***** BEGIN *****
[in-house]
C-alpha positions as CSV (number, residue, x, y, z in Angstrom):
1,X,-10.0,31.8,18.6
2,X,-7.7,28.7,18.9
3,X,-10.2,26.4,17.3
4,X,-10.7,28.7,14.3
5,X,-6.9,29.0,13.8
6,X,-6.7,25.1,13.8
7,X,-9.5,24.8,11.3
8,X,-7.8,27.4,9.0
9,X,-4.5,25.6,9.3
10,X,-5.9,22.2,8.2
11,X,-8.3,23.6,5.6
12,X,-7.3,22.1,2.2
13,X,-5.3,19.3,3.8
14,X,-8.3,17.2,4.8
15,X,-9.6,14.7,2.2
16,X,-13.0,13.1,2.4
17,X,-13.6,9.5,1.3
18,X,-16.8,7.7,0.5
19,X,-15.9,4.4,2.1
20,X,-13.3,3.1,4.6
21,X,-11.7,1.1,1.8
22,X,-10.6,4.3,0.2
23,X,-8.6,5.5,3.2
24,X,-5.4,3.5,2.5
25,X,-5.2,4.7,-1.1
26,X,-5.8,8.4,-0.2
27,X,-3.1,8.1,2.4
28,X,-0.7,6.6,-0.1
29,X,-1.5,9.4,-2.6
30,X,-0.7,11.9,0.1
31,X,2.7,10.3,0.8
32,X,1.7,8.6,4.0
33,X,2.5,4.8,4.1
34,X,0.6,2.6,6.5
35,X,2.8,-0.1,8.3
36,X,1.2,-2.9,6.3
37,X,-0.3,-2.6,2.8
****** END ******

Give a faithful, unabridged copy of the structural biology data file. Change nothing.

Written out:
[in-house]
C-alpha positions as CSV (number, residue, x, y, z in Angstrom):
1,X,-10.0,31.8,18.6
2,X,-7.7,28.7,18.9
3,X,-10.2,26.4,17.3
4,X,-10.7,28.7,14.3
5,X,-6.9,29.0,13.8
6,X,-6.7,25.1,13.8
7,X,-9.5,24.8,11.3
8,X,-7.8,27.4,9.0
9,X,-4.5,25.6,9.3
10,X,-5.9,22.2,8.2
11,X,-8.3,23.6,5.6
12,X,-7.3,22.1,2.2
13,X,-5.3,19.3,3.8
14,X,-8.3,17.2,4.8
15,X,-9.6,14.7,2.2
16,X,-13.0,13.1,2.4
17,X,-13.6,9.5,1.3
18,X,-16.8,7.7,0.5
19,X,-15.9,4.4,2.1
20,X,-13.3,3.1,4.6
21,X,-11.7,1.1,1.8
22,X,-10.6,4.3,0.2
23,X,-8.6,5.5,3.2
24,X,-5.4,3.5,2.5
25,X,-5.2,4.7,-1.1
26,X,-5.8,8.4,-0.2
27,X,-3.1,8.1,2.4
28,X,-0.7,6.6,-0.1
29,X,-1.5,9.4,-2.6
30,X,-0.7,11.9,0.1
31,X,2.7,10.3,0.8
32,X,1.7,8.6,4.0
33,X,2.5,4.8,4.1
34,X,0.6,2.6,6.5
35,X,2.8,-0.1,8.3
36,X,1.2,-2.9,6.3
37,X,-0.3,-2.6,2.8